Journal Information
Vol. 32. Issue. 6.November 2012
Pages 701-866
Vol. 32. Issue. 6.November 2012
Pages 701-866
DOI: 10.3265/Nefrologia.pre2012.Oct.11783
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Discrepancies between the summary of characteristics and the recommended use of metformin in the treatment of type 2 diabetes mellitus patients (response)
Discrepancias entre ficha técnica y recomendaciones de uso de metformina en el tratamiento de pacientes con diabetes mellitus tipo 2 (respuesta)
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José L. Górriza, Alberto Martínez-Castelaob, Eva Solac, Carlos Morillasc, Ana Joverc, Francisco Coroneld, Juan Navarro-Gonzáleze, Fernando De Álvarof
a Servicio de Nefrolog??a, Hospital Universitario Dr. Peset. GEENDIAB. REDINREN. S.E.N, Valencia,
b Servicio de Nefrolog??a, Hospital Universitario Bellvitge. IDIBELL. GEENDIAB. REDINREN. S.E.N, Hospitalet de Llobregat, Barcelona,
c Servicio de Endocrinolog??a, Hospital Universitario Dr. Peset, Valencia,
d Servicio de Nefrolog??a, Hospital Cl??nico de San Carlos, Madrid,
e Servicio de Nefrolog??a, Hospital Universitario Nuestra Se??ora de Candelaria. GEENDIAB. REDINREN. S.E.N, Santa Cruz de Tenerife,
f Servicio de Nefrolog??a, Hospital Universitario Infanta Sof??a. GEENDIAB. REDINREN. S.E.N, Madrid,
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To the Editor:

We would like to thank Del Pozo et al.1 for their interest in our review2 and their thoughtful question. The use of metformin in patients with a glomerular filtration rate (GFR) <60ml/min/1.73m2, that is to say, outside of the appropriate range established by the drug summary of characteristics, continues to be a source of substantial controversy, prompting discussion in several recent scientific conferences and consensus documents.3-5

The prescription of medications in conditions that fall outside of the recommendations established in summary of characteristics is a common practice in our profession, whenever approved and validated by the scientific community through a process of discussion of pros and cons or with the provision of informed consent. The summary of characteristics is a document that is not set in stone, must contain updated and current information regarding the medication, and tends to be modified whenever aspects of drug safety are updated or new indications come to light. However, this does not always occur, since the cost for modifying technical data sheets can be very high, and this can often produce a situation in which modifications are not cost-effective because the medication in question is quite inexpensive, such as in the case of metformin.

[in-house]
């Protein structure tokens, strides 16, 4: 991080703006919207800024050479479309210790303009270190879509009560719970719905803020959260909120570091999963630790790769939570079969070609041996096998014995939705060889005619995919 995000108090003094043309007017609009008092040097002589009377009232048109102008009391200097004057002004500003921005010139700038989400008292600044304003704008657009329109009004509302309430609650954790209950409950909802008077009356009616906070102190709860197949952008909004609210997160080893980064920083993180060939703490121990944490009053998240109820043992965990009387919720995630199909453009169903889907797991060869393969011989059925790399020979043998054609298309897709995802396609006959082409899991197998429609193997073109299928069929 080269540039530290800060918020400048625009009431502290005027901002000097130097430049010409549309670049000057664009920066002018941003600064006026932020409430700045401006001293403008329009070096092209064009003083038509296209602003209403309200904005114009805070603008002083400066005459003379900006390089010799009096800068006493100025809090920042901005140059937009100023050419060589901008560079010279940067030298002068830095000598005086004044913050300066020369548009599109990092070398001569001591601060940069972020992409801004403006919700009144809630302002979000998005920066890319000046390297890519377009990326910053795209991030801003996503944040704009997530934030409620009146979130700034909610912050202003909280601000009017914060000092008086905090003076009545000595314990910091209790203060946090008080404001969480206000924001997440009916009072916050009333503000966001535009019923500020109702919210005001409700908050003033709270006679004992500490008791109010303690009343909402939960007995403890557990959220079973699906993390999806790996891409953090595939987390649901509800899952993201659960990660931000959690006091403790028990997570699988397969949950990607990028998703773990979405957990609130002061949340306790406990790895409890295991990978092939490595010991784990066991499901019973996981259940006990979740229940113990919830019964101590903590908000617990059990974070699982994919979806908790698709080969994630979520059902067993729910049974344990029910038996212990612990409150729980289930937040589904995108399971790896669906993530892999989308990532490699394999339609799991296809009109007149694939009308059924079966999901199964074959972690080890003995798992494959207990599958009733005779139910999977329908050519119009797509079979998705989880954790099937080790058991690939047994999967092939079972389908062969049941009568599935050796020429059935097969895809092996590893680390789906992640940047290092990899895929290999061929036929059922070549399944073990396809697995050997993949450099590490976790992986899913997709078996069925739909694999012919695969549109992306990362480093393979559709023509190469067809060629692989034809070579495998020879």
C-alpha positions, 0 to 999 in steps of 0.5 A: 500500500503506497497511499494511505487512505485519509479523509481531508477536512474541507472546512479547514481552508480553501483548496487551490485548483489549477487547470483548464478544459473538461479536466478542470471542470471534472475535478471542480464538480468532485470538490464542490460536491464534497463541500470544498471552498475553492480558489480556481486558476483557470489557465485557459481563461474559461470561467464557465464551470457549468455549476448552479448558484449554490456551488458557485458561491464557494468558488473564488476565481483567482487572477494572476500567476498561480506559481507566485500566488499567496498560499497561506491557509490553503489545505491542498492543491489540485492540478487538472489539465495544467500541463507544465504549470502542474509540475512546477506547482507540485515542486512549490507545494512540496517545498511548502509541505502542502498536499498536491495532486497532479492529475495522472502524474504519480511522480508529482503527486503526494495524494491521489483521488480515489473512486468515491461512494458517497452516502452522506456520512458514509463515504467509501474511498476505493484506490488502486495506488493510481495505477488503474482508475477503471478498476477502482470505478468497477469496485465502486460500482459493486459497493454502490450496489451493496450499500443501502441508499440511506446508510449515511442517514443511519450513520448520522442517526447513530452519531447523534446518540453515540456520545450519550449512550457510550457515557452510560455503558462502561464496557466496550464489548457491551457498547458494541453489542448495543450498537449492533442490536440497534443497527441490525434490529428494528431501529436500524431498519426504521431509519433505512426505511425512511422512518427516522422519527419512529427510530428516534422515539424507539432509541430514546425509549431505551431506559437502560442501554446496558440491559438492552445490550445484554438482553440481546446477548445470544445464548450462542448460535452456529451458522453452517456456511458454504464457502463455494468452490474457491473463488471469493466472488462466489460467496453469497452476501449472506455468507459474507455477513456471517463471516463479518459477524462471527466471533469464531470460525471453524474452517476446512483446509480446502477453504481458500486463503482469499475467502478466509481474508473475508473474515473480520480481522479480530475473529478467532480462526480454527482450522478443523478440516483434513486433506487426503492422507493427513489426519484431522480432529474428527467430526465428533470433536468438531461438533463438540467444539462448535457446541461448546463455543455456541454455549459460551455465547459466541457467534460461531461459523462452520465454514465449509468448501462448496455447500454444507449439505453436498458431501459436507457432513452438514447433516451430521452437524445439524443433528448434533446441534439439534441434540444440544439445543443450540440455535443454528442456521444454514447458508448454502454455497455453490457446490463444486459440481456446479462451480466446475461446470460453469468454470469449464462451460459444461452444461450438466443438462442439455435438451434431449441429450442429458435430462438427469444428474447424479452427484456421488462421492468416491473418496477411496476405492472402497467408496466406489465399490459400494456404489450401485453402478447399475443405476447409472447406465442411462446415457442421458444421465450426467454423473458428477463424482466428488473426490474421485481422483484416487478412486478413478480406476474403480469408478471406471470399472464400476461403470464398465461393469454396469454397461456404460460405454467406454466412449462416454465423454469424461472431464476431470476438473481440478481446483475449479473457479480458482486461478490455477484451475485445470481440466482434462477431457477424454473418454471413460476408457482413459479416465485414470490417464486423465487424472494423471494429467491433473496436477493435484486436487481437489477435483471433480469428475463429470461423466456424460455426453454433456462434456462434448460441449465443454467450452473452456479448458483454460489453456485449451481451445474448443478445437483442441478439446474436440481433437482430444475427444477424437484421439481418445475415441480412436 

In patients with moderate chronic kidney disease (CKD), the lack of therapeutic alternatives following the suspension of metformin may require the use of much more costly medications (such as dipeptidyl peptidase-4 inhibitors) or insulin treatment, which prompts some reluctance in the affected patients. In addition, the exclusion of patients with CKD from the majority of clinical trials severely limits the breadth of the therapeutic arsenal available to these individuals, as can be seen in paediatric patients as well. In both situations (children and patients with CKD), it is a lack of conclusive study results, not issues with toxicity or efficacy, that limit the indications described on the drug technical data sheet in many cases. In two publications concerning paediatric patients (both in primary care and the hospital setting)6-7 that compiled the available data from 11 studies, between 36% and 100% of patients were prescribed medications under conditions that fell outside of the recommended situations described in the drug summary of characteristics.